Learn how to protect your business from false Internet attacks
Your company has been skewered online by a dissatisfied customer — now what do you do?
What would you do if someone came into your place of business and began shouting false accusations against you and your company to every customer within hearing?
Easy. When it's your business, you control the physical environment. You can quiet the person down, investigate the problem and, if necessary, make him leave. Most importantly, you can act immediately to reassure the customers about what they just witnessed.
The Internet, however, is a whole different kind of place.
Netizens usually describe it as the "Wild West," where the environment belongs to no one and very little of it is under control. There isn't just one voice shouting, there are millions. And when negative information goes out, it is seen by the whole world, not just a few customers.
The modern reality is, businesses live or die by the Internet. Consumers increasingly check online reviews before choosing everything from health care providers to a local restaurant, with as many as 70 percent relying on the Internet for "word-of-mouth" recommendations, according to some surveys.
A disgruntled party — whether a former partner, employee or customer — can wreak havoc on your company by posting unfavorable information across multiple online platforms, scaring off anyone considering doing business with you.
That's why managing your online reputation is a crucial aspect of your business. It takes constant effort and some Internet savvy, but it can be done.
And it needs to start before you even have a problem.
"It's that old line, the best defense is a good offense," said John Peloza, professor of marketing at Florida State University.
The Internet Matters
If you're like most people, when you want to make a purchase, the first thing you do is go to Google, which handles nearly three-quarters of online searches.
The results on the first page of Google search will get most of your attention, although you may go as deep as the third page if you're being particularly diligent. The customer reviews, forum comments and blog hits that turn up in those results will most certainly influence your purchasing decision.
Similarly, negative reviews can also impact the decision to buy an item or use a service.
How much so? Four out of five people surveyed said negative online reviews had made them change their minds about a purchase, according to the Cone Online Influence Trend Tracker report.
Peloza pointed to the United Airlines broken-guitar incident as one of the most famous examples in recent years of the effect negative information on the Internet can have on a company.
In 2009, a musician named Dave Carroll posted a video on YouTube chronicling how the company's baggage handlers broke his guitar during a trip and how the company subsequently failed to make it right with him. The video was viewed by millions of people, and The Times of London later reported that within four days of the song hitting the Internet, United stock fell 10 percent, a loss of about $180 million. While there were other factors involved, the video is believed to have played a significant part in the loss.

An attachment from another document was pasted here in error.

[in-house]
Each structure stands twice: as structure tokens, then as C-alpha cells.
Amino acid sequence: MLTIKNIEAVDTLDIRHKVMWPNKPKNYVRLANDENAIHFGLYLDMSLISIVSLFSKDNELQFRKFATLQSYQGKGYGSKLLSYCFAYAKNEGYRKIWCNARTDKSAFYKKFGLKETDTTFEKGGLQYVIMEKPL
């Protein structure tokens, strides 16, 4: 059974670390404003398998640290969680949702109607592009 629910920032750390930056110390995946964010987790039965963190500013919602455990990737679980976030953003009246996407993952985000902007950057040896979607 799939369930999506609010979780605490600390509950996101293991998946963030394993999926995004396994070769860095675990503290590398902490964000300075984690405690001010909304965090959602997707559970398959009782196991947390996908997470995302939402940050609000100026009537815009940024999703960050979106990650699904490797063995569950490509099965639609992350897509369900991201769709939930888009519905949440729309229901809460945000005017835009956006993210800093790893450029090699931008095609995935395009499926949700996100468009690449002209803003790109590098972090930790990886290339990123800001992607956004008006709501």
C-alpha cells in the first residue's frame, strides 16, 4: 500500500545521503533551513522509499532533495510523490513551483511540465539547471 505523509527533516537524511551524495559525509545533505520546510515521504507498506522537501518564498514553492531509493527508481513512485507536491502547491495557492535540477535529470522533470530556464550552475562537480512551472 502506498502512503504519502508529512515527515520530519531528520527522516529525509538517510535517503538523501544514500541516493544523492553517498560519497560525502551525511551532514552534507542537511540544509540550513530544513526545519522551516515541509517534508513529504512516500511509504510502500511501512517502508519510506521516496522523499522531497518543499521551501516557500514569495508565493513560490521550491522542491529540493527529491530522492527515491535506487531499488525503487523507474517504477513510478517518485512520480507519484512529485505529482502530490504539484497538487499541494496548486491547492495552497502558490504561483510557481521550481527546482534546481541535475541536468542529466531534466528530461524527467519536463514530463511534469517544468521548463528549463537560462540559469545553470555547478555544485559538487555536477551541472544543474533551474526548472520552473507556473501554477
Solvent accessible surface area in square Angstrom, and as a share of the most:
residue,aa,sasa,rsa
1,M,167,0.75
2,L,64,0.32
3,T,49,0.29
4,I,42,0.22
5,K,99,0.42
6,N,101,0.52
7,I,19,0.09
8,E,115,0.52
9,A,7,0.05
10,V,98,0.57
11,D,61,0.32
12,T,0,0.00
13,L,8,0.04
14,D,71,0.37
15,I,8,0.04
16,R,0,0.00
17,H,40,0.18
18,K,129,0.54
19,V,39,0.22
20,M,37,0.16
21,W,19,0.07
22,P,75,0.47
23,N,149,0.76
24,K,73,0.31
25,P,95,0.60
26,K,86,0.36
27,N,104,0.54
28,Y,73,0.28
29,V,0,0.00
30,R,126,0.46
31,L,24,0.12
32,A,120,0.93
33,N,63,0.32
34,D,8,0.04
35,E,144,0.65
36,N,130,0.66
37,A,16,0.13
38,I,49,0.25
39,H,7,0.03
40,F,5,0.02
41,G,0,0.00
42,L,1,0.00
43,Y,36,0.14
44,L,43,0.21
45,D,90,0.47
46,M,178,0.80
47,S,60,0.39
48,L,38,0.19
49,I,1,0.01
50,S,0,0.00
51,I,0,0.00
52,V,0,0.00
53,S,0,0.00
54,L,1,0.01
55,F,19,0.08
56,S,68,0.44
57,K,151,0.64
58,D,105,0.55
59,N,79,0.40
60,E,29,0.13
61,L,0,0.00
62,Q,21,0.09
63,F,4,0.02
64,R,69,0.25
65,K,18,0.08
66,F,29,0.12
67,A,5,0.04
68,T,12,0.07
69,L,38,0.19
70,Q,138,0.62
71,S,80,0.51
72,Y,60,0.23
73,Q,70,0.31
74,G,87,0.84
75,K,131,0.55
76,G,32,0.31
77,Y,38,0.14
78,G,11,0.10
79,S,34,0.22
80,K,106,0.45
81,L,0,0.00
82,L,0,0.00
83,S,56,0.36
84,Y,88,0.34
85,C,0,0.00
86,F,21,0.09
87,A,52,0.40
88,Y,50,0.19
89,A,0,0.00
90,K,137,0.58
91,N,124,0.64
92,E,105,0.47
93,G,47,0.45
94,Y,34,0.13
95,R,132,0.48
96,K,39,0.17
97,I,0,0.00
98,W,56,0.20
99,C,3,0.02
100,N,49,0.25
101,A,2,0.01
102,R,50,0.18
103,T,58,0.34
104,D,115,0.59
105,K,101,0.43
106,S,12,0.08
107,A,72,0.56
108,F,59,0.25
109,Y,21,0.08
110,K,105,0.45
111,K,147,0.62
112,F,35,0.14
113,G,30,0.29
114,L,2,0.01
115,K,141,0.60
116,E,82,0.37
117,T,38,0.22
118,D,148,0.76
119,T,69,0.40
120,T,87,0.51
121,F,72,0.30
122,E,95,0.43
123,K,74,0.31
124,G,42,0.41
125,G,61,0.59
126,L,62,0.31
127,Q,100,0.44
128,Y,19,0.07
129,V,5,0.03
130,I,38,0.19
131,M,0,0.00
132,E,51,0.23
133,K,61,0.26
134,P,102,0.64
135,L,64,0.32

Now here's the kicker to all this consumer information online: The Internet is rife with fake reviews. For example, problems with bogus reviews of auto dealerships recently led Google to purge thousands of them, and allegations of fake negative reviews has hotel owners talking about suing travel review site Trip Advisor.
A best-selling crime novelist in the UK was even caught posting fake bad reviews of his competitors' books on Amazon.com.
The problem has become so pervasive, researchers at Cornell University and other schools are trying to develop programs to detect phony online reviews, because studies suggest that average Internet users can spot the fakes only about half the time.
What that means for your business is that potential customers — or business partners or even employees — can be influenced by negative information about your company, even if much of it is false.
Most of the time, the negative information, honest or not, is fairly innocuous.
It generally consists of reports of bad experiences, such as a person in Leon County complaining that a construction-related business failed to return phone calls, a customer in Bay County reporting a dirty retail store and a diner in Escambia County detailing apathetic service at a restaurant.
But it can also get downright vicious and defamatory.
For example, in one recent case, a person attempted to shut down a business by launching an Internet campaign accusing the owner of being a drug dealer and a pedophile, according to Dr. Chris Anderson, co-founder of Cyber Investigations Services in Niceville. The company helps businesses track down and stop people behind online reputation attacks.
"I get the horrified calls every day" from business owners who are losing customers because of nasty information about their companies online, Anderson said. "This is a world-wide problem."
Trouble Spots in the ‘Wild West'
Word-of-mouth consumer information spreads across the Internet in two basic ways.
One is social media on sites such as Twitter, Facebook and Pinterest, which are all about sharing information quickly across broad networks of inter-connected friends, co-workers and family members.